Stacey Abrams: Still Sowing Discord in Georgia | The American Spectator

Stacey Abrams: Still Sowing Discord in Georgia
David Catron
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Stacey Abrams discussing Georgia primary on “The View,” June 11, 2020 (YouTube screenshot)

Stacey Abrams, the less-than-graceful loser of Georgia’s 2018 Democratic gubernatorial election, took a few hours off from her embarrassing bid to become Joe Biden’s running mate to accuse the Peach State’s leadership of voter suppression in Tuesday’s primary. She has appeared on various talking-head shows and insists the Georgia Secretary of State is guilty of “incompetence and malfeasance.” Abrams provides no evidence to support this charge, of course, other than the presence of long lines at the polls in urban counties, where elections always devolve into chaos pursuant to the utter ineptitude of their Democratic election officials. Abrams inevitably claims the root problem is Republican skulduggery.

I live in Georgia and have voted there in every election since 1994, during the governorships of Democrats and Republicans. The only problems at the polls I have witnessed occurred during my sojourn in a densely populated, Democrat-run county. Long lines, despite Abrams’ assertions, are endemic to such counties — particularly Fulton and Dekalb. In 2000, when Democrat Roy Barnes was Georgia’s governor, I stood in line for hours so I could cast a ballot for George W. Bush and keep former Vice President Al Gore out of the Oval Office. Four years later, when Republican Sonny Perdue was governor, I waited just about the same length of time to vote for Bush’s reelection.

I later moved to a smaller county where the local election officials are more efficient. This not only renders it far more convenient to cast a ballot in person but also makes absentee voting easier. Having spent much of my work life traveling, I have cast many such ballots. My six-year-old grandson could handle the process with ease. If you watch this CBS interview with Abrams, however, you will hear a somewhat different story. She was evidently unequal to the task: “The return envelope was sealed, as I pointed out. I tried to steam it open because I watch a lot of Perry Mason. It didn’t work, so I had to go vote in person.” She then proceeded — I kid you not — to pitch universal mail-in voting:

The reality is that across the state and around the country we know that voting by mail is actually a good thing.… If the U.S. Senate will approve the Heroes Act and the $3.6 billion to fix this problem, not just in Georgia, but in Pennsylvania, in Maryland, across the country.… we simply have to put the resources in to scale up our mechanisms. Here’s the thing to remember: Thirty-four states have vote by mail with no excuses. Sixteen additional states have vote by mail in some form. But we need guardrails that hold everyone to the same standards and the investment that makes it possible.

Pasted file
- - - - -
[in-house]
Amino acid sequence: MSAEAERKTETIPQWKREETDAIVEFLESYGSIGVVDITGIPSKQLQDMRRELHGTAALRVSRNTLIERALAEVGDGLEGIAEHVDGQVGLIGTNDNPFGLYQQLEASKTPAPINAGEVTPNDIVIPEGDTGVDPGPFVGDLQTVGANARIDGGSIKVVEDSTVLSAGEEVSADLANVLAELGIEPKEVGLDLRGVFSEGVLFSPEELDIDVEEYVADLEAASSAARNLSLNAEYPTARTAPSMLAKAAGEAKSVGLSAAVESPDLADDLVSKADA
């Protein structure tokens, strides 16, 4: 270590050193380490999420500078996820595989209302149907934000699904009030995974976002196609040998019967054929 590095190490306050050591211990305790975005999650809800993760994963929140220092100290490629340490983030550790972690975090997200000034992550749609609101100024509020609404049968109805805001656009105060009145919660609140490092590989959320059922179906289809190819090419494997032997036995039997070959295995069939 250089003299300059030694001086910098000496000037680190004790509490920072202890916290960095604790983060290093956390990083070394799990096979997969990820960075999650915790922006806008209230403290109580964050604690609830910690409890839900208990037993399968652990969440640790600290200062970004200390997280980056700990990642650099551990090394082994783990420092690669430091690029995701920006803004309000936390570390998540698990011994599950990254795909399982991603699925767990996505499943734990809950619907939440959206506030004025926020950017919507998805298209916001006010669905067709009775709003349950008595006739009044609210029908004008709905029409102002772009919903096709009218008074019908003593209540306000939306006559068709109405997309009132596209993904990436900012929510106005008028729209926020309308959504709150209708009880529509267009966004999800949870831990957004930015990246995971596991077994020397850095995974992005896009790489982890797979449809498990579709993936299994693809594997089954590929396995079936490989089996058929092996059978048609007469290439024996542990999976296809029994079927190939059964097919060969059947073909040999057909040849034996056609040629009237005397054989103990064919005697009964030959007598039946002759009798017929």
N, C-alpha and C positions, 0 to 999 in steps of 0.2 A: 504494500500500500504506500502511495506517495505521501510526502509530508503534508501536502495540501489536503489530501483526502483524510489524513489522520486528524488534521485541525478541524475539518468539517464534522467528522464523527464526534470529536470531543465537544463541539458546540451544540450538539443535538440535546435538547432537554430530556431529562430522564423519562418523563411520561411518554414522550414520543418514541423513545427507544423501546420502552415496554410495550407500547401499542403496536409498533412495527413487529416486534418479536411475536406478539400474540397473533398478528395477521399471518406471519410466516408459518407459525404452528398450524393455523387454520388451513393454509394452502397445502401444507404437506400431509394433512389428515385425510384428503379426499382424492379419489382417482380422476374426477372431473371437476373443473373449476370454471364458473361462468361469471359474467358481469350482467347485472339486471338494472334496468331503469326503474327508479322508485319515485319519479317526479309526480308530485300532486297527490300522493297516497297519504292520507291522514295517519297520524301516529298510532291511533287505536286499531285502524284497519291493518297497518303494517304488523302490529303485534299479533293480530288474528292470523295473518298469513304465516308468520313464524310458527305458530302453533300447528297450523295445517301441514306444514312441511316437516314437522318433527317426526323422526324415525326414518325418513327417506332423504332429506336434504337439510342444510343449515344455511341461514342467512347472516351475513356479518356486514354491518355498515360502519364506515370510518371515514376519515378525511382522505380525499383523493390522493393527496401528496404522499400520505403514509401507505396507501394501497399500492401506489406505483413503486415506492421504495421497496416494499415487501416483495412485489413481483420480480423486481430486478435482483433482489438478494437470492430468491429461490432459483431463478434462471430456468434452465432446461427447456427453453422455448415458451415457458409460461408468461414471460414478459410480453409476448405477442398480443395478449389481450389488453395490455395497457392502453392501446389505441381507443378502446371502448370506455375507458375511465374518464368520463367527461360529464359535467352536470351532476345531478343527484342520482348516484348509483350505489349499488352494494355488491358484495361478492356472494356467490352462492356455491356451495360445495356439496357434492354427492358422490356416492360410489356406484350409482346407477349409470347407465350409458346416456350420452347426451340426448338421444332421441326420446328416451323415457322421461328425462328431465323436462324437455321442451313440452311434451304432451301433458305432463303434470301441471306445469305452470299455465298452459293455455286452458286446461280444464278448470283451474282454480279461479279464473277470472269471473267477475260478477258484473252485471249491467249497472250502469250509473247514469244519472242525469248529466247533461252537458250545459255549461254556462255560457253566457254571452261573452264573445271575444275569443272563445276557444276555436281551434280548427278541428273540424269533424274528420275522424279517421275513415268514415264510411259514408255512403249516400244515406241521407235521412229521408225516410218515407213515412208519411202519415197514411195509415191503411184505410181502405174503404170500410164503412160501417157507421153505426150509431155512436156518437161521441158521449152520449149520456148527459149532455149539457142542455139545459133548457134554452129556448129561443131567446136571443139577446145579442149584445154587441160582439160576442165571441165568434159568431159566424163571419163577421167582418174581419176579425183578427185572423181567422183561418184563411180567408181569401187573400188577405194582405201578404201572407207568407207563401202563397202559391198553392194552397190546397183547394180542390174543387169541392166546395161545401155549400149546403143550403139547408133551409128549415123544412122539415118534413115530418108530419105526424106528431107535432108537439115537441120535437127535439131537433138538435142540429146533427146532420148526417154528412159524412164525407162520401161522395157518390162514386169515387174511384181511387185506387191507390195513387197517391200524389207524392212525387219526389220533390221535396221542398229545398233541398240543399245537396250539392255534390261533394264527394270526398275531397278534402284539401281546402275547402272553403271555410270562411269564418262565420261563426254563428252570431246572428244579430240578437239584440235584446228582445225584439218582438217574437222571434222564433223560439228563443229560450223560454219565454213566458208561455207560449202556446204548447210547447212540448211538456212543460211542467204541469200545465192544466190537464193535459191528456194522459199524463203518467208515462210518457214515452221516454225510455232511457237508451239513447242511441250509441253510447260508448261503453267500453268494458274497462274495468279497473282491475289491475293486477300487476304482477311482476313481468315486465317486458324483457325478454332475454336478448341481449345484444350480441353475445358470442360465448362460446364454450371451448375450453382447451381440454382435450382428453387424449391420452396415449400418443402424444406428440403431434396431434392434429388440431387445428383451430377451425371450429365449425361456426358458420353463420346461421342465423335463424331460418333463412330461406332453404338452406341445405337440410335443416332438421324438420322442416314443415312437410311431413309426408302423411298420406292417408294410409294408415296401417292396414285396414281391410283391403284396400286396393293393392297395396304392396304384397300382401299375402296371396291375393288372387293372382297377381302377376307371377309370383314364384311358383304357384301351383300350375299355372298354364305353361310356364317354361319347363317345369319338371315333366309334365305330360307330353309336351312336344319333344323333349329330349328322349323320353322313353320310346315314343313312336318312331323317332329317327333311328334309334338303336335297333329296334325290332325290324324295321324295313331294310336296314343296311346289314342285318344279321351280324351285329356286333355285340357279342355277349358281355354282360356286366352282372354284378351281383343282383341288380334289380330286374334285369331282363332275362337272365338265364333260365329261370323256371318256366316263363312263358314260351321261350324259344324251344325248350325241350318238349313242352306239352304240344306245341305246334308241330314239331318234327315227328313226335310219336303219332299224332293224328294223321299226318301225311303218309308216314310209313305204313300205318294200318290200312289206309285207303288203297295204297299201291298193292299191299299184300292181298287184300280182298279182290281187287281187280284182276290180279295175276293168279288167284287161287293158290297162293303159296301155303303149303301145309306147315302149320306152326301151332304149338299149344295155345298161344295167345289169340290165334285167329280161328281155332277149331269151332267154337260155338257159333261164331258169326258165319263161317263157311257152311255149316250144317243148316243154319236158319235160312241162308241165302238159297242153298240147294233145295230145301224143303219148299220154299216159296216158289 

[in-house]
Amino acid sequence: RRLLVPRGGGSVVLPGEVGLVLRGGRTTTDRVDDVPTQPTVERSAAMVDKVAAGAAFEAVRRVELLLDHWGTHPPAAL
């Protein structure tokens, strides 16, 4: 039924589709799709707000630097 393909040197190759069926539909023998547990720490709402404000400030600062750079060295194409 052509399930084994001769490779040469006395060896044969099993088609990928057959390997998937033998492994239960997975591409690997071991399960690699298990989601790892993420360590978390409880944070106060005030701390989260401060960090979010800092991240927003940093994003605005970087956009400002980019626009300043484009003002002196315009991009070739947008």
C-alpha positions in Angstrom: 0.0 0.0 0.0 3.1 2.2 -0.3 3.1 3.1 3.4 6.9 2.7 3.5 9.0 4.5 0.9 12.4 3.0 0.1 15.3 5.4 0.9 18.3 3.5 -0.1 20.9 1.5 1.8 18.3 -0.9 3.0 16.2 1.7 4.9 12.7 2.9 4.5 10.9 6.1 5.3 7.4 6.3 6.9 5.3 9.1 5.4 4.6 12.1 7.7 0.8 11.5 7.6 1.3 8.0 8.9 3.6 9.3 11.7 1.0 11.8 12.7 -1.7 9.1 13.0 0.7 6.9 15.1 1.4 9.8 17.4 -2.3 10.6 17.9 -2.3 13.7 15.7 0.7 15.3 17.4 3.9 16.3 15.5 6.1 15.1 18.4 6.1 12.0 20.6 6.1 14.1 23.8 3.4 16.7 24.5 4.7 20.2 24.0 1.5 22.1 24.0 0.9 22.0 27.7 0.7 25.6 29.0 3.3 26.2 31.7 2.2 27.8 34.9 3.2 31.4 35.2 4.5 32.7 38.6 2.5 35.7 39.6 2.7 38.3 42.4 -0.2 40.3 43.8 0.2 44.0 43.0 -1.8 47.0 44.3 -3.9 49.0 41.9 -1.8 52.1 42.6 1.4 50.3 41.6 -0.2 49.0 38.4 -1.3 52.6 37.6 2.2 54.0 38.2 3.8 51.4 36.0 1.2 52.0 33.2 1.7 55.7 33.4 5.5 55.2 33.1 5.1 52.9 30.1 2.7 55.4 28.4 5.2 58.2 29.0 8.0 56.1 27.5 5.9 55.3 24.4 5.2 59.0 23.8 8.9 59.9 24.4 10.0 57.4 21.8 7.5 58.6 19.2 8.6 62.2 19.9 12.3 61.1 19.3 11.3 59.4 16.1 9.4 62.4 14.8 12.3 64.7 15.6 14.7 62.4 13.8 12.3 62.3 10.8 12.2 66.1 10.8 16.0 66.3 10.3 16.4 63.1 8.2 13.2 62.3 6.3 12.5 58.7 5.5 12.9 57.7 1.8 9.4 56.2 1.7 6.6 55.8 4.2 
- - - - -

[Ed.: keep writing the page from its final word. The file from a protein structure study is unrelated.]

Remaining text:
The “Heroes Act” to which Abrams refers was rammed through the House of Representatives last month by Speaker Nancy Pelosi. The legislation uses the coronavirus pandemic as a pretext to impose a $3 trillion scheme to leverage vote by mail and ballot harvesting into a November victory and a permanent Democratic majority. It would require every state to allow “no excuse” absentee voting, provide postage-paid mail-in ballots, mandate that votes are counted up to 10 days after Election Day, and eliminate voter ID laws. It would strip the states of the power to determine how they conduct elections and create a nationalized system that would facilitate fraud on massive scale.

The real problem the Democrats are trying to solve with the “Heroes Act” is their vast enthusiasm deficit. Republicans are obviously far more excited about voting for Trump than Democrats are about voting for Joe Biden. Without imposing universal mail-in voting and ballot harvesting, Trump will crush Biden. This was confirmed Tuesday in Georgia’s primary. Georgia’s Secretary of State reports that Trump had received 838,884 votes compared to Biden’s 726,440. In other words, with no primary competition, Trump still drew 112,434 more voters (13 percent) to the polls than did Biden. This echoes last week’s results in Pennsylvania, as Salena Zito reports in the New York Post:

With almost 98 percent of districts counted, Republicans have cast more than 861,000 ballots for Donald Trump, with 734,000 Democrats voting for Joe Biden. And while it’s still unclear how many people voted in person versus mail-in ballot, some counties are reporting that Trump drew plenty of supporters out of their homes…. Trump had earned 94 percent of Pennsylvania Republicans’ primary votes.… What’s more, only registered party members can vote in their party’s primary in this state and there are approximately 800,000 more registered Democrats than Republicans in Pennsylvania.

It goes without saying, of course, that the legacy media are mimicking Abrams’ mendacious claims about voter suppression and the desperate need for vote-by-mail. In addition, they have concocted their own fictions about the “chaos” that allegedly characterized Georgia’s primary. The chattering class is no more credible on this than it was with its portentous predictions about the carnage that would result when Georgia lifted its coronavirus restrictions. Their real problem, of course, is that the governor of Georgia is named Brian Kemp rather than Stacey Abrams—which means elections in the Peach State will be decided by arithmetic rather than demagoguery.

David Catron
David Catron
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David Catron is a recovering health care consultant and frequent contributor to The American Spectator. You can follow him on Twitter at @Catronicus.
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